Classic Hamburgers

Jeffrey Tennyson, an artist and satirist, once remarked that the real American icon is not apple pie, but the hamburger.  And Tennyson would know; he spent a good part of his life writing about the hamburger and collecting hamburger memorabilia.  When it opened in 1993, Tennyson’s memorabilia formed the core collection of the now-defunct Hamburger Hall of Fame, in Seymour, Wisconsin.

Seymour, Wisconsin, according to some, is the birthplace of the hamburger.  In 1885, Charles Nagreen stuck a meatball between two slices of bread, and served the sandwich at the Seymour fair, giving rise to what would later become the modern burger.

Meanwhile, in New Haven Connecticut, Louis Lassen was busy grilling the leftover trimmings from the steak sandwiches he served at his sandwich shop.  Lassen opened his shop – Louis’ Lunch – in 1895, and his family continues to run the shop to this day.  In fact, Louis’ Lunch still serves its hamburgers the way it did in 1900: served between two slices of toast with the option of cheese, tomato, and onion.  Condiments such as ketchup, mustard, and mayonnaise are not served in Louis’.  The Library of Congress has certified Louis’ Lunch as the first hamburger served in the United States.

Grilled Burger

A third contingent, from Athens, Texas, claims Fletcher Davis took his version of the hamburger to the world’s fair in St. Louis, ushering in the modern hamburger era.  But despite a Texas resolution that would have certified Athens as the “original home of the hamburger,” Texas’s claim only dates back to 1904.

No matter who invented the hamburger, Tennyson said it was “bound to happen at the turn of the century,” with a new wave of immigrant workers coming to country, short on time and money. From these humble, cost-cutting origins, the hamburger has taken on a truly modern-form, served in world-class restaurants with world-class ingredients.  The hamburger at DB Bistro Moderne costs $32, a far cry from the value-menu days of yesterday and today.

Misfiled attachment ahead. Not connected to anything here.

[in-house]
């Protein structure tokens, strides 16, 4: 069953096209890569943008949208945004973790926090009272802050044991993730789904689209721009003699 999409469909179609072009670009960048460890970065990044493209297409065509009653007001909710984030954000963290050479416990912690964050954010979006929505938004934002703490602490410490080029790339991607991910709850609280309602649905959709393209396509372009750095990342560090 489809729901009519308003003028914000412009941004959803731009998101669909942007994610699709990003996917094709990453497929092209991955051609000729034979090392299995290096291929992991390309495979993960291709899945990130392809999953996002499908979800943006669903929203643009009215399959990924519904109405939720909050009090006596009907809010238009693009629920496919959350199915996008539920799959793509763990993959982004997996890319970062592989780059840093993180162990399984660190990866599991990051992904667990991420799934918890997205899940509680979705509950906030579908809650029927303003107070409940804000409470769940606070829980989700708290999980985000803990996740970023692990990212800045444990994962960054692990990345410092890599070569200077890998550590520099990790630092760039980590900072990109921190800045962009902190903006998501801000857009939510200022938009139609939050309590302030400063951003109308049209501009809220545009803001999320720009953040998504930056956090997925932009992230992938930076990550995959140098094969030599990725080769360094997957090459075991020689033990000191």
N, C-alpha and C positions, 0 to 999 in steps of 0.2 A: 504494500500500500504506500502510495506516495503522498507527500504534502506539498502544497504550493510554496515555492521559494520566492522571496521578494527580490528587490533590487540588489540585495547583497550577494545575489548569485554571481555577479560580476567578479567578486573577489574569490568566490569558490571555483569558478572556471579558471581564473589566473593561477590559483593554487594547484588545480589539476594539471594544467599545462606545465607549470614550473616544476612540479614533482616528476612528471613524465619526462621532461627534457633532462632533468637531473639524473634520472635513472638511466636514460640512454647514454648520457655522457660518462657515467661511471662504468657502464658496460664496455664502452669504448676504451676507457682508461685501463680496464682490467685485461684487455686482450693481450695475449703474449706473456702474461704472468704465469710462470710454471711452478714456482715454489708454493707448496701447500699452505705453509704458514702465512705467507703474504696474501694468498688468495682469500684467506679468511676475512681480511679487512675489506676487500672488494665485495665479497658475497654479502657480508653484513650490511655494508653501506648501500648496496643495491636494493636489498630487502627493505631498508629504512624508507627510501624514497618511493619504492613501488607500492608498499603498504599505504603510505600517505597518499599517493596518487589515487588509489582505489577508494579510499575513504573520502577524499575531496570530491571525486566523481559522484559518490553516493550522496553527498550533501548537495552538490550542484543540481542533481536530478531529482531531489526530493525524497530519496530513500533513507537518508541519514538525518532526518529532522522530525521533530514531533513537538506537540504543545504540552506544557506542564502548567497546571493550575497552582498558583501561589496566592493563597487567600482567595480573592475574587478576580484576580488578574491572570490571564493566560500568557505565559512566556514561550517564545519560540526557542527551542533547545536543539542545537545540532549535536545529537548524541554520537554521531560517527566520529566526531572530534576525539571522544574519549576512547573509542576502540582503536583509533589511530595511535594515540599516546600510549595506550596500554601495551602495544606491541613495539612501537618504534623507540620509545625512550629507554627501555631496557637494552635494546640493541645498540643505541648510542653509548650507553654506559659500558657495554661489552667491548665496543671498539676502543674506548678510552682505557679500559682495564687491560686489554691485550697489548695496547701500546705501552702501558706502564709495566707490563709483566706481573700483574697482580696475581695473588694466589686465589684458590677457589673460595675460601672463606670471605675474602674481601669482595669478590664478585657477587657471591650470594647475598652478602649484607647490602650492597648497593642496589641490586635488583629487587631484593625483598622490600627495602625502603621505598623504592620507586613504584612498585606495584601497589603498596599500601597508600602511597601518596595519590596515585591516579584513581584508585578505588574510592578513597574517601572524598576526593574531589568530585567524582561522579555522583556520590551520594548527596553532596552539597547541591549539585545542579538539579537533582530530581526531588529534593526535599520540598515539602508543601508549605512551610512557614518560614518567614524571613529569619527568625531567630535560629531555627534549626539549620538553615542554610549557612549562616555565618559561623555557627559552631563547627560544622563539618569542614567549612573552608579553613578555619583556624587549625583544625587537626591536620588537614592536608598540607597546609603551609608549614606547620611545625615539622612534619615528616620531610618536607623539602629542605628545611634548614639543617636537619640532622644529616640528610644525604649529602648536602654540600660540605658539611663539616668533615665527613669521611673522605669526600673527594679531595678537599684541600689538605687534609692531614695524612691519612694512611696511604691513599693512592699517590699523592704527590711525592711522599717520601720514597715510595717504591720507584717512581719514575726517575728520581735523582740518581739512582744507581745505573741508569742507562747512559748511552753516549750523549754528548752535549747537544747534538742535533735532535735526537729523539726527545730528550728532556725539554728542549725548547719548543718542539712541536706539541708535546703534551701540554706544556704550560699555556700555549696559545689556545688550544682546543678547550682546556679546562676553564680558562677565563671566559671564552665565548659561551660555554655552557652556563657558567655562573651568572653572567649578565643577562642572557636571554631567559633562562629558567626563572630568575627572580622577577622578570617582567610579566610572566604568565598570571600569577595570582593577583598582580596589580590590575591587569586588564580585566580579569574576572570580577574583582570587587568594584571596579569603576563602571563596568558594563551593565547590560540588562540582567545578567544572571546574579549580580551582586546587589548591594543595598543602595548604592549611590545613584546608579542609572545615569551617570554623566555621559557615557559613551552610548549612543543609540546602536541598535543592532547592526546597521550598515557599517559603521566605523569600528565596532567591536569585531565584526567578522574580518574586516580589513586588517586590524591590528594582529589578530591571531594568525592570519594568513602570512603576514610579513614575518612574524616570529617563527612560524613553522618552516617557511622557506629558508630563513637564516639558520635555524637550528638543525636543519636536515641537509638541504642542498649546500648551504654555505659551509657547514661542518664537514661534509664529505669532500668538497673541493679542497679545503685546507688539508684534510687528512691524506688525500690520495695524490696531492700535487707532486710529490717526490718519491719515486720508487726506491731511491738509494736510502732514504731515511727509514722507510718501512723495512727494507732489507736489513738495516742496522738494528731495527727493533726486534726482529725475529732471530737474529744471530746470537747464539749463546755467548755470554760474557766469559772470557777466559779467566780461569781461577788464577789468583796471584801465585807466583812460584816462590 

But no matter what kind of hamburger you decide to make, Jane Sigal recently offered a series of tips for making the perfect burger.

Classic Hamburgers

Recipe from Cooking Light Grilling.

PREP TIME: 10 minutes
COOK TIME: 10 minutes
YIELD: Serves 4

WHAT TO GRAB:
1 pound ground round beef
1/2 cup quick-cooking oats
1/4 cup minced fresh parsley
1 tablespoon Dijon mustard
1 tablespoon Worcestershire sauce
1/2 teaspoon ground pepper
1 teaspoon Kosher salt
2 garlic cloves, minced
1 small white onion, minced (about 3/4 cup)
1 large egg white

BUN and TOPPINGS:
4 English Muffins or Hamburger Buns
2 tomatoes, thinly sliced
1 red onion, thinly sliced
1 head of lettuce

Burger

HOW YOU DO IT:

1.  Combine the first ten ingredients in a large bowl.  Stir well.  Shape the mixture into 4 patties, a ¼-inch thick.  Be sure not too handle the meat any more than necessary.  Over working the meat will produce a tough burger.

2.  Preheat your grill, and spray the racks with oil or cooking spray.  Once the grill is hot, grill each side, with the cover down, for 3 to 5 minutes, or until done.  Grill the buns or muffins for about 1 minute on each side.

3.  Construct your burger as you see fit, and serve with grilled sweet potato and white potato fries!

Curried Couscous

Recipe adapted from Ina Garten’s The Barefoot Contessa Cookbook.

PREP TIME: 30 minutes
COOK TIME: 1 hour
YIELD: Serves 6

WHAT TO GRAB:
2 cups couscous
1 tablespoon butter
1/4 cup plain low-fat yogurt
2 tablespoons olive oil
1 teaspoon white wine vinegar
1 teaspoon curry powder
1/4 teaspoon ground turmeric
2 teaspoons Kosher salt, divided
1 teaspoon ground pepper
1/3 cup parsley, minced
1/2 cup dried currants
1/2 cup carrots, diced
1/4 cup almonds, chopped

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2 responses to “Classic Hamburgers

  1. Another tip I’ve read — but haven’t tried — is to make the interior of the burger slightly thinner than the outer edges. As the burger cooks, it naturally contracts. If the interior is thinner at the outset, your finished product should be even in thickness.

  2. Great post, but you kind of skimmed over a key ingredient: the bun. I’d be curious about what would be more satisfying: a mediocre store-bought burger on an amazing bun, or an amazing patty on a standard bun.

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